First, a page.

Review: Madeline’s Madeline (Fantasia Festival 2018)

by Matthew Edward Hawkins

Each and every summer I see a lots & lots & LOTS of movies, courtesy of the New York Asian Film Festival and JAPAN CUTS, but this year there’s a third film fest that I’ve been invited to cover, and that’s the Fantasia Festival! I’ve actually gone over some of Fantasia’s offerings already, since they can be found here in the Big Apple, via the two aforementioned fests, such as Inuyashiki & Violence Voyager. But then there’s the movies that I thankfully didn’t have to trek on up to the Great White North to see, and hopefully you won’t either (as you can tell, some of these get around)…

Since debuting at Sundance earlier this year, Madeline’s Madeline has been THE breakout hit at every film festival it has appeared at, with the latest stop being Fantasia. Hardly a shocker, given the lead’s mesmerizing debut performance, along with the director’s gleeful attempt at sensory overload (perfect for Fantasia Fest), plus subject matter that’s genetically engineered for high-brow/art-fart movie going crowd (so in that sense, it’s also an odd one out).

The star of the show is a 16-year-old woman transitioning towards being a 17-year-old woman, and like most coming of age flicks, Madeline’s torn two worlds. The first is the mundane, everyday existence that her mother’s center stage of; you want to root for this woman, Regina, since it ain’t easy being a single mom, especially when the child has (an unidentified form of) mental illness. Being in NYC probably doesn’t help either. Yet she also tries to be the cool mom and it’s super cringe-y. Again, being in NYC ain’t helping. Coupled with bouts of eye-rolling neurosis and you’ve got a perpetually low altitude helicopter parent. An early scene has Madeline showing off her estranged dad’s basement dwelling to a bunch of guy friends, where they all sit around & watch pop’s porn on VHS; Regina stumbles across the scene and thinks it’s a good idea to join the viewing in progression, which includes the suggestion that the guys “whip out” their penises. It’s excruciatingly awkward, yet admittedly, an awesome scene.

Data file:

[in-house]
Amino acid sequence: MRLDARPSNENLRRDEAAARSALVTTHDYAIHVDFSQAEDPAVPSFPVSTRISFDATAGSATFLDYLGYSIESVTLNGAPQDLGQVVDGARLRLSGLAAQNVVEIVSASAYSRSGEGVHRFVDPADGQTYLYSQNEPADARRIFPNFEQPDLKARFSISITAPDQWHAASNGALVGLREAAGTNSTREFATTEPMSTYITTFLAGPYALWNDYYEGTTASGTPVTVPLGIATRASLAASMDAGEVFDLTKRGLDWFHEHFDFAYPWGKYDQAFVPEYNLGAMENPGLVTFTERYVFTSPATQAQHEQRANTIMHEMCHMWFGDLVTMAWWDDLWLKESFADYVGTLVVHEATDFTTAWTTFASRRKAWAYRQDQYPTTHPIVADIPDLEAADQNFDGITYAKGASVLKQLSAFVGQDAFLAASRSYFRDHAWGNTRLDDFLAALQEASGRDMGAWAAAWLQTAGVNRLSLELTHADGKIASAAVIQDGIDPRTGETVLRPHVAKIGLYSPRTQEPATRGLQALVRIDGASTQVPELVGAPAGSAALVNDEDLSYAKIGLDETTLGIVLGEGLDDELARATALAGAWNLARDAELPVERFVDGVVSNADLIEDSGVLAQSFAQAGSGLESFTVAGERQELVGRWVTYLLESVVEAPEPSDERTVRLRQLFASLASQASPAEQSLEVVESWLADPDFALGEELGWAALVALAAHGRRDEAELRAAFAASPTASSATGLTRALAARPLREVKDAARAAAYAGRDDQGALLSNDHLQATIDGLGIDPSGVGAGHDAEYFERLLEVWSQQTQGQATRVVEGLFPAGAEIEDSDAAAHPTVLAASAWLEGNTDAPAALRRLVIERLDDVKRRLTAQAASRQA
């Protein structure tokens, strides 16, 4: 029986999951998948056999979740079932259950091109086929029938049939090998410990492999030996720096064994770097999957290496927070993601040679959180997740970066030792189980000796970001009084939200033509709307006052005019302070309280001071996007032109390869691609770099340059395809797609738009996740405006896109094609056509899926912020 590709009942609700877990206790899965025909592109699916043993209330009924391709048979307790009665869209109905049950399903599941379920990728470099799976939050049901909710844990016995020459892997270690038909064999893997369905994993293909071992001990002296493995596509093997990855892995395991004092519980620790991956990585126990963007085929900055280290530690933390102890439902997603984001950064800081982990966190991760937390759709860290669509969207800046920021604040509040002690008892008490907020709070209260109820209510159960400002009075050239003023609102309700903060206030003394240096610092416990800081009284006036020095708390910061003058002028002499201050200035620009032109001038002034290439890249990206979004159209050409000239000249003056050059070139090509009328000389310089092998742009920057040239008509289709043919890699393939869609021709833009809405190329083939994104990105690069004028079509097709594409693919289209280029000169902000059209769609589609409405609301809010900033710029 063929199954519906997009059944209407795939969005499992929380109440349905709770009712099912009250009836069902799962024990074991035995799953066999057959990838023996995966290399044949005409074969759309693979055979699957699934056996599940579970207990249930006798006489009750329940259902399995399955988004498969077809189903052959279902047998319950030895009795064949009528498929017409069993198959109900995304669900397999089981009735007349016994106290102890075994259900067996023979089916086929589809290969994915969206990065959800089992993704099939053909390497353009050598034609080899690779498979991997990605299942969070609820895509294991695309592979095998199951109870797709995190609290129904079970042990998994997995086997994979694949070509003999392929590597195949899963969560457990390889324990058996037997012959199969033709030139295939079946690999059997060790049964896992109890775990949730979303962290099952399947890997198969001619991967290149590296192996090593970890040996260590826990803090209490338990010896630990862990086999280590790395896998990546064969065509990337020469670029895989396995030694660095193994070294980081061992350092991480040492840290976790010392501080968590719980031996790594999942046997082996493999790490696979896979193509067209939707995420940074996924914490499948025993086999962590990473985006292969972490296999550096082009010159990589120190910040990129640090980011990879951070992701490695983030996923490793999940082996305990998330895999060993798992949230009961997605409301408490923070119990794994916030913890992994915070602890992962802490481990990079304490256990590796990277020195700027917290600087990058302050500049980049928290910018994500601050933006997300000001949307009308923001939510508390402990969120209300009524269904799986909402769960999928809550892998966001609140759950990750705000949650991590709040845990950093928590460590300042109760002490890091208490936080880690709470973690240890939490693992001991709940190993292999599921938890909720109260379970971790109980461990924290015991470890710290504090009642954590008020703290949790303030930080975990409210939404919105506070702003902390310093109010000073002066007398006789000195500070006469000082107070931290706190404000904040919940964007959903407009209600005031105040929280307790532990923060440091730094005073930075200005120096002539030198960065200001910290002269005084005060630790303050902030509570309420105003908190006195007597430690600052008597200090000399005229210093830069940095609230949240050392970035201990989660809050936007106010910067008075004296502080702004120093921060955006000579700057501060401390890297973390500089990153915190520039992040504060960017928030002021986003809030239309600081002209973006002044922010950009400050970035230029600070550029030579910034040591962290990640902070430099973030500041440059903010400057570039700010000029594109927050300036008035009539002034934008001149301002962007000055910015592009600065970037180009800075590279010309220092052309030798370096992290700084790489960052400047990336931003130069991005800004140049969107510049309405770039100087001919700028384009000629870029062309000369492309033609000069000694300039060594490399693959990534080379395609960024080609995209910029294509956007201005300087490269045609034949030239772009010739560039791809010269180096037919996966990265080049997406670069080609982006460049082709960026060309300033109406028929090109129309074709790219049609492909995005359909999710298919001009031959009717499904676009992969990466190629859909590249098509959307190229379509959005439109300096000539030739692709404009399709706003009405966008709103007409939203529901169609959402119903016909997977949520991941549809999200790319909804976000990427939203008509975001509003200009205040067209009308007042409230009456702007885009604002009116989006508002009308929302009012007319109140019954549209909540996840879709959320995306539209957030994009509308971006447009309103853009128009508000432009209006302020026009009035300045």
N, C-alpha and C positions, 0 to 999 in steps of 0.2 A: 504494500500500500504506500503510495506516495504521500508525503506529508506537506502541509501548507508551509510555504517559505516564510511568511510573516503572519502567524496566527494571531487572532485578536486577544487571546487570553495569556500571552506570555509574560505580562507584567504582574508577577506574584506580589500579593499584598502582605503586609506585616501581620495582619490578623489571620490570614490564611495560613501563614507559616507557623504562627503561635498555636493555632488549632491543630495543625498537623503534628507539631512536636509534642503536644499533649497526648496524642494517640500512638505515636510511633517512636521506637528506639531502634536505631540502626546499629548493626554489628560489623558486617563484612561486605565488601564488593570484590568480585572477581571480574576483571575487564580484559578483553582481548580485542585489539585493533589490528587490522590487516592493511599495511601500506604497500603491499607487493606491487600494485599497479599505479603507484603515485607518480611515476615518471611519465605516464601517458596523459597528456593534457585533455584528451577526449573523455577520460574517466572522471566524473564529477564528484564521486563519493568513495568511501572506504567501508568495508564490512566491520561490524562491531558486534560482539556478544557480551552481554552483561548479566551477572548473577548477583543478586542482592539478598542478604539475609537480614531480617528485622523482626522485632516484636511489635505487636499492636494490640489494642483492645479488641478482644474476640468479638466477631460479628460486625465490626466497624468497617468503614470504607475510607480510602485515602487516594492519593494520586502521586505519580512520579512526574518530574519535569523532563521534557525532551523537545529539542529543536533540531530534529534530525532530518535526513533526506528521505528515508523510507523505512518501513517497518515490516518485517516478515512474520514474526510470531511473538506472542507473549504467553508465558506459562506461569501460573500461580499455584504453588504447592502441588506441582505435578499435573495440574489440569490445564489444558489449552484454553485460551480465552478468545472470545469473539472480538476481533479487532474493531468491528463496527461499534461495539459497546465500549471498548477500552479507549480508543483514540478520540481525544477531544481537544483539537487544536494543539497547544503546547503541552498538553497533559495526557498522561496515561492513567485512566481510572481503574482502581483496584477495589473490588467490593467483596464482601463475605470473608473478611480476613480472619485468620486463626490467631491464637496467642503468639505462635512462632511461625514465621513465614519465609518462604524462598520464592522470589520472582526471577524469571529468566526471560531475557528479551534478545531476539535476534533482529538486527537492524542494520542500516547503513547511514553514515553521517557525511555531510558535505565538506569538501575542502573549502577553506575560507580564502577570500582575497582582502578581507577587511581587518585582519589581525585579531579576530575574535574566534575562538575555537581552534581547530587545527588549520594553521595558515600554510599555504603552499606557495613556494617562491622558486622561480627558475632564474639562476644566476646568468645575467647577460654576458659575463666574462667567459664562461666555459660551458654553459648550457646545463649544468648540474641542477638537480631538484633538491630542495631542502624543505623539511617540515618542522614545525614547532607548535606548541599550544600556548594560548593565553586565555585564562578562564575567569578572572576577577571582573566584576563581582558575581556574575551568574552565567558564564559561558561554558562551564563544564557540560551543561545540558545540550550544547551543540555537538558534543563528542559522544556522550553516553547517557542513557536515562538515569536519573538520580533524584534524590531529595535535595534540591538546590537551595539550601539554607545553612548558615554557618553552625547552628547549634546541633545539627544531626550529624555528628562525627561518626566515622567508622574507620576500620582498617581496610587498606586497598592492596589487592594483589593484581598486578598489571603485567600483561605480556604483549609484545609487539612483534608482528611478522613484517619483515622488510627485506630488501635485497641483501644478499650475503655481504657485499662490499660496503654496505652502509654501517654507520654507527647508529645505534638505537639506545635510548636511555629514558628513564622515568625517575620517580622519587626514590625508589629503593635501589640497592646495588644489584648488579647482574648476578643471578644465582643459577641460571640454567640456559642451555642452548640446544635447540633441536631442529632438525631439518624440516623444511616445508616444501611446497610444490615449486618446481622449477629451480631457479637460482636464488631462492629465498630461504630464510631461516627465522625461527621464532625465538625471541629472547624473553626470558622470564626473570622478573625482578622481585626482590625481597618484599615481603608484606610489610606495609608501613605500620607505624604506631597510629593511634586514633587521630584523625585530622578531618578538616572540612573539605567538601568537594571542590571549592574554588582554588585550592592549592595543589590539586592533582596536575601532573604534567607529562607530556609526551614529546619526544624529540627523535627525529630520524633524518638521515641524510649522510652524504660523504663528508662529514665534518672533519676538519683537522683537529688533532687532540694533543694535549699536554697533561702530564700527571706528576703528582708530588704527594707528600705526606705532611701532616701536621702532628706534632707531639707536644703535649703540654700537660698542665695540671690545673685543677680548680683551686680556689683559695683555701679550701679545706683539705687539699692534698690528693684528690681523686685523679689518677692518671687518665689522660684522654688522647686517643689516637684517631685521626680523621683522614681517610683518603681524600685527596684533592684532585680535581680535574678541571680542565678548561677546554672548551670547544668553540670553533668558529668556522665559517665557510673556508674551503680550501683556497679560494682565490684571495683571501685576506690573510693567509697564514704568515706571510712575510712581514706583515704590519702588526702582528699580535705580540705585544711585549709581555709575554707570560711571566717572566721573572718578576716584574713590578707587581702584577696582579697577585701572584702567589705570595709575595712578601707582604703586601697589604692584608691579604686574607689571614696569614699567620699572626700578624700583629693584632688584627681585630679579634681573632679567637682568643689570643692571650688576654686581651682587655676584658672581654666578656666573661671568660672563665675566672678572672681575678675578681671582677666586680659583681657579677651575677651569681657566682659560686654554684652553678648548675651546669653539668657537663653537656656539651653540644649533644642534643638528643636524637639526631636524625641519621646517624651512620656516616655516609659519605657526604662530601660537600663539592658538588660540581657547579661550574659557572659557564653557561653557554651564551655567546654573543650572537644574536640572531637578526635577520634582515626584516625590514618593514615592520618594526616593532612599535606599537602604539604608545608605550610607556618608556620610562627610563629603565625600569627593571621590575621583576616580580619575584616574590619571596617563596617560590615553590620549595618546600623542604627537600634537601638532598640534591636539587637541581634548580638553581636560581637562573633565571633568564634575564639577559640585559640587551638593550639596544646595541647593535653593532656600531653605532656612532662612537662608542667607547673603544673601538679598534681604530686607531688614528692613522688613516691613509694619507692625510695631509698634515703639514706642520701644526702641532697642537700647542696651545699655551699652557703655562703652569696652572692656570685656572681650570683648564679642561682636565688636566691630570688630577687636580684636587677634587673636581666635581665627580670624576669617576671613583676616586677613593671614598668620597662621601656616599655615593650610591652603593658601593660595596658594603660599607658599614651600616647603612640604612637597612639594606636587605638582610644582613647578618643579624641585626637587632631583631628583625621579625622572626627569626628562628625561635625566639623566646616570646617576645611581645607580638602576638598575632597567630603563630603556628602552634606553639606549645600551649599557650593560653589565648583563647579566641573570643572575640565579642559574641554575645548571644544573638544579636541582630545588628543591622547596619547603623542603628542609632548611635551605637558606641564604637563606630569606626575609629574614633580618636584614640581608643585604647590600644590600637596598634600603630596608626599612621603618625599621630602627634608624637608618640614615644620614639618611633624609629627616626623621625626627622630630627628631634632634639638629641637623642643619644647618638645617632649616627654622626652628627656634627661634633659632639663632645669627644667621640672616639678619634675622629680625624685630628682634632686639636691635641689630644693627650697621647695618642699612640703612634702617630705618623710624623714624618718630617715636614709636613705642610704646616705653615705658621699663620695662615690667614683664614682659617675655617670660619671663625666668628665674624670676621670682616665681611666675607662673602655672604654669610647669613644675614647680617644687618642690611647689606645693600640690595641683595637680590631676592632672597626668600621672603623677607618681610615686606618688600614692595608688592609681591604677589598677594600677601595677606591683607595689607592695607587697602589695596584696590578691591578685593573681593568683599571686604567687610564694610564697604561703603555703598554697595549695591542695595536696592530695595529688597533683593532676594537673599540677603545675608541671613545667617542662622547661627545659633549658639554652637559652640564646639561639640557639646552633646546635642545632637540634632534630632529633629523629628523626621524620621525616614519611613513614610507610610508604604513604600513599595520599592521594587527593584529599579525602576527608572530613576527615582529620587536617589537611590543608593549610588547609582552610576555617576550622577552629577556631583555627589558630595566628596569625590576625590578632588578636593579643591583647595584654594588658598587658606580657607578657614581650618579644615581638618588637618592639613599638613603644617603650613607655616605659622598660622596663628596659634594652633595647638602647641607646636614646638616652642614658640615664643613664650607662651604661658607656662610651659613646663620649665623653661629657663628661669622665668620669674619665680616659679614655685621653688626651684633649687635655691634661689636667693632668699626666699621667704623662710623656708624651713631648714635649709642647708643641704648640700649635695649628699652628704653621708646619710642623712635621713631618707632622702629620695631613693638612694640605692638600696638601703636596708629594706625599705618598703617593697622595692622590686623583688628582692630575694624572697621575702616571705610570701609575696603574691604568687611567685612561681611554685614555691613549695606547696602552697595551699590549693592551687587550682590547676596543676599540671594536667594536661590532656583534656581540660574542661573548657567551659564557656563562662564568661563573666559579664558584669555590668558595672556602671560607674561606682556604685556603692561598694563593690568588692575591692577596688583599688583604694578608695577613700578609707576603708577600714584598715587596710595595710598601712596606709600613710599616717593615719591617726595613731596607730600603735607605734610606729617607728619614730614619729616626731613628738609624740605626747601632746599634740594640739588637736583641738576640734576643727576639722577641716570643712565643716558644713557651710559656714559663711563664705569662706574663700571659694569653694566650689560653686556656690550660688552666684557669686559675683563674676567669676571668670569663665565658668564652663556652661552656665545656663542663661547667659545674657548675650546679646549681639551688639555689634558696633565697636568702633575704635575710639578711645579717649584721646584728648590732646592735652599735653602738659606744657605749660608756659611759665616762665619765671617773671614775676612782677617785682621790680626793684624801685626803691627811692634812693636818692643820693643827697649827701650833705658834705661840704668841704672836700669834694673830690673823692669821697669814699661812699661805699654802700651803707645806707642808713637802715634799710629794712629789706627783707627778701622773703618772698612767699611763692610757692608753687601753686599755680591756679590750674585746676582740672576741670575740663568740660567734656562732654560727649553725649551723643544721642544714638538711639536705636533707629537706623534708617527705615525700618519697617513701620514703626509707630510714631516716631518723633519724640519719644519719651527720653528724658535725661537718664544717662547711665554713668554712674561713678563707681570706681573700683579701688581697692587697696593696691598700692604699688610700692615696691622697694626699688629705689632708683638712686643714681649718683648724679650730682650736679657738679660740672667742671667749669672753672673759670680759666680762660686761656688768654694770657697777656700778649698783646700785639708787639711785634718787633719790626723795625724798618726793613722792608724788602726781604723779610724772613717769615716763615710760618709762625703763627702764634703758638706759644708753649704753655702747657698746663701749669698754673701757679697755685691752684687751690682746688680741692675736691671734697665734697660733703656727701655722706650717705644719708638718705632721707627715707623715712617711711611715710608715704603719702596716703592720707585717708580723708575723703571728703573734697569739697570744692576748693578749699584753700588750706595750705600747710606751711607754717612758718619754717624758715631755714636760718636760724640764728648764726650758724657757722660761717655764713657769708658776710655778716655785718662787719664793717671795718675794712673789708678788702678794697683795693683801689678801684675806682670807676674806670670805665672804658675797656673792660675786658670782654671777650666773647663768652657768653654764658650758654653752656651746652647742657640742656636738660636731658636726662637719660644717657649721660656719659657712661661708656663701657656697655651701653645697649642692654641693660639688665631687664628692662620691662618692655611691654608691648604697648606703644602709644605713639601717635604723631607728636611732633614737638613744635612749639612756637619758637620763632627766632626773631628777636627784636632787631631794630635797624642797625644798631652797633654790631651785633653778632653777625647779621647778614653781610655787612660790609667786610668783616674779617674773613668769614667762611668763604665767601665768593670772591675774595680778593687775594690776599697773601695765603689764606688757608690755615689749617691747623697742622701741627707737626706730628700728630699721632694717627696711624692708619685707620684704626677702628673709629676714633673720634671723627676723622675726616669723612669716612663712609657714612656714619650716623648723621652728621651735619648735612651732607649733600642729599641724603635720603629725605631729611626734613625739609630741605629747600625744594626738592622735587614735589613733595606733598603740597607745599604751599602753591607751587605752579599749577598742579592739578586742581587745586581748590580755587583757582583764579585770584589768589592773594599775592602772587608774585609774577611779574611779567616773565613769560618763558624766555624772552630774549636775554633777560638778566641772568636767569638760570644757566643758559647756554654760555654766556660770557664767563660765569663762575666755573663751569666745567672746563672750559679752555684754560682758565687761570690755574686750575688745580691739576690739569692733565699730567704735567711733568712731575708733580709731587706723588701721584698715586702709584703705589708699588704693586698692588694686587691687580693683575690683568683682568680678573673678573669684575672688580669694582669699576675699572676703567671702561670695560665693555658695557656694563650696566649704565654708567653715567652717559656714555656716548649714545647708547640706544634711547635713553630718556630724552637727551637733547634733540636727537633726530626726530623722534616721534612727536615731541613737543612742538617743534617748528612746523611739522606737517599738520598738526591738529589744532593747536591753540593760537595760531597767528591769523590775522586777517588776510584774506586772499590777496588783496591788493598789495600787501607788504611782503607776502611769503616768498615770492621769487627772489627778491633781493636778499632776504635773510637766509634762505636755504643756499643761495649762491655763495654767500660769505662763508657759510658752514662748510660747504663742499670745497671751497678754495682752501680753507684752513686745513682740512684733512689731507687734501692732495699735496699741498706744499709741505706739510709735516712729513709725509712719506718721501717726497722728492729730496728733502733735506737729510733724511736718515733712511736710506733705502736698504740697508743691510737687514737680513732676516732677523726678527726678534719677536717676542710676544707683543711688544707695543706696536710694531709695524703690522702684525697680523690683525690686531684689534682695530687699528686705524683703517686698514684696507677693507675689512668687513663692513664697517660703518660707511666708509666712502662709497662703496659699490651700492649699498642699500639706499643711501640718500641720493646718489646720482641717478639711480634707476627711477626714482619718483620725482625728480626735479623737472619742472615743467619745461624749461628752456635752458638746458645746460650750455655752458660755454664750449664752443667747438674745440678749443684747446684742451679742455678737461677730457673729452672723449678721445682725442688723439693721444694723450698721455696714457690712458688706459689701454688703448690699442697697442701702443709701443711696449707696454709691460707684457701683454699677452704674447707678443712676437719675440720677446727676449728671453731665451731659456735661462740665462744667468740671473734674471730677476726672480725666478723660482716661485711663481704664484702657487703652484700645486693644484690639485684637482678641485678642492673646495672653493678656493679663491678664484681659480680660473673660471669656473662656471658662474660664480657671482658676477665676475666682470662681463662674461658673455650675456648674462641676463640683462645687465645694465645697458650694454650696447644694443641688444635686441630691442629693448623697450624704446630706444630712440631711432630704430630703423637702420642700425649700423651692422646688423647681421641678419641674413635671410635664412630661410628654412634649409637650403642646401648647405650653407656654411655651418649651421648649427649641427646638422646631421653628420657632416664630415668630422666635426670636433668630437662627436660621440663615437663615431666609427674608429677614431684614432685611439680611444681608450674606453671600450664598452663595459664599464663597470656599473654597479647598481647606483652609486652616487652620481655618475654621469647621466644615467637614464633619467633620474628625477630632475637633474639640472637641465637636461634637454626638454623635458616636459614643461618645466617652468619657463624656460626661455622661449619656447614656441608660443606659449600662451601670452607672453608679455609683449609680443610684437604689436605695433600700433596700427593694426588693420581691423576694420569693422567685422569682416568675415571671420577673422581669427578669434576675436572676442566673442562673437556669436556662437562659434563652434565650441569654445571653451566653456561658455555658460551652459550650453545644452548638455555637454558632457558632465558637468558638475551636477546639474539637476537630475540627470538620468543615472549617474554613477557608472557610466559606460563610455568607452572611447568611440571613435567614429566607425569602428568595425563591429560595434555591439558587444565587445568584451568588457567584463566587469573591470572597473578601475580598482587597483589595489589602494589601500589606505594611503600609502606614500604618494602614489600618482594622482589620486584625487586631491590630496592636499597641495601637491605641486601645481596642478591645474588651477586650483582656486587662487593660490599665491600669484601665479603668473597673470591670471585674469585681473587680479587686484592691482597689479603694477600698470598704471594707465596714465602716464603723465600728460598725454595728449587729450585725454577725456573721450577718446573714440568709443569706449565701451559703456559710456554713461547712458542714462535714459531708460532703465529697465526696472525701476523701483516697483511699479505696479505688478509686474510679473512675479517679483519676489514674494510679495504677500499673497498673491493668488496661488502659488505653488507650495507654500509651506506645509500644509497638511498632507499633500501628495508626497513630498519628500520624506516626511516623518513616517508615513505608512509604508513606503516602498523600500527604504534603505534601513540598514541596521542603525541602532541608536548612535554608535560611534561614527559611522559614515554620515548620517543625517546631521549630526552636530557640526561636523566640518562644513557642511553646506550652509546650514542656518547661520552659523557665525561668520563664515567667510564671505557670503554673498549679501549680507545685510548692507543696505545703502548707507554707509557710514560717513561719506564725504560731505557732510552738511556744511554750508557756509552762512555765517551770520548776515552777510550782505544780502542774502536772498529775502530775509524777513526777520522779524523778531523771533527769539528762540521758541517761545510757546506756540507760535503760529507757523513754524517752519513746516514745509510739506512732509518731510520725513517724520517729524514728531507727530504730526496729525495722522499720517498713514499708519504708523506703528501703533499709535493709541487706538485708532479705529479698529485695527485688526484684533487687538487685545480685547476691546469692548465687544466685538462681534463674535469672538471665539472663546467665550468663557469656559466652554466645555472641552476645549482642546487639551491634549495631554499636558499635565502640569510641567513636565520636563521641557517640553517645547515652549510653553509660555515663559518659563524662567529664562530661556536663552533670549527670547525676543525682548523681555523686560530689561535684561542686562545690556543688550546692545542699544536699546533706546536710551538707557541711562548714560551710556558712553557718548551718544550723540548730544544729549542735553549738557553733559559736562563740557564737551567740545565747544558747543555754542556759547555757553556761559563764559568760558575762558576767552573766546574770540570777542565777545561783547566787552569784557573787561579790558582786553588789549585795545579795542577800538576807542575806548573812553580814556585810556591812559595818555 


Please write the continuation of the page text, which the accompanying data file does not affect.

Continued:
With all that in mind, it’s no any wonder that Madeline desires escape, and this other world is an acting class headed by her other mother, so to speak. Alas, the woman that Madeline apparently wishes was actually mom is Evangeline, the stereotypical artiste who wields an almost cult like hold over her students. Also very early on, it’s established that Madeline is a pro at their very goofy form of method acting; perhaps due to some innate skill, all the hormones running through her, or the aforementioned mental illness (probably some combo of the three), which allows Madeline to really get into pretending that she’s a cat. Also established immediately is Evangeline’s infatuation with her star pupil, who slowly starts making the young woman the star of their upcoming production. As one might assume, Evangeline manipulates Madeline’s frail psyche to get the desired results, which in one case is acting like a pig. Things then get super weird and complicated when Evangeline, who is expecting a child btw, invites Madeline home to have dinner. There she meets Evangeline’s husband, and here we discover that maybe Regina was right, so maybe Madeline watching her dad’s porn collection was maybe a bad idea after all.

Madeline’s Madeline will no doubt appear in many top ten lists at the end of this year… some have even gone far enough to state that it’s one of the best of the century thus far… and I’ll probably agree with much of the praise, despite not finding the film enjoyable. Cuz as someone all too familiar with not only individuals attempting to perfect the art of parenting, but also folk involved in the profession of acting… primarily in the Big Apple… the portrayals of Regina and Evangeline were uncomfortable spot on. In the end, it’s all about star Helena Howard; her legit “holy sh*t” impressive first stab at being a movie star is attention grabbing and attention holding. Even when the rest of the movie, in particular the overactive aesthetics, tries a bit too hard. Howard will no doubt be that dark horse fave who won’t get the Oscar next year, though as someone else has already pointed out, she’s also guaranteed to be in the next X-Men flick to introduce a new crop of teen mutants at the very least.

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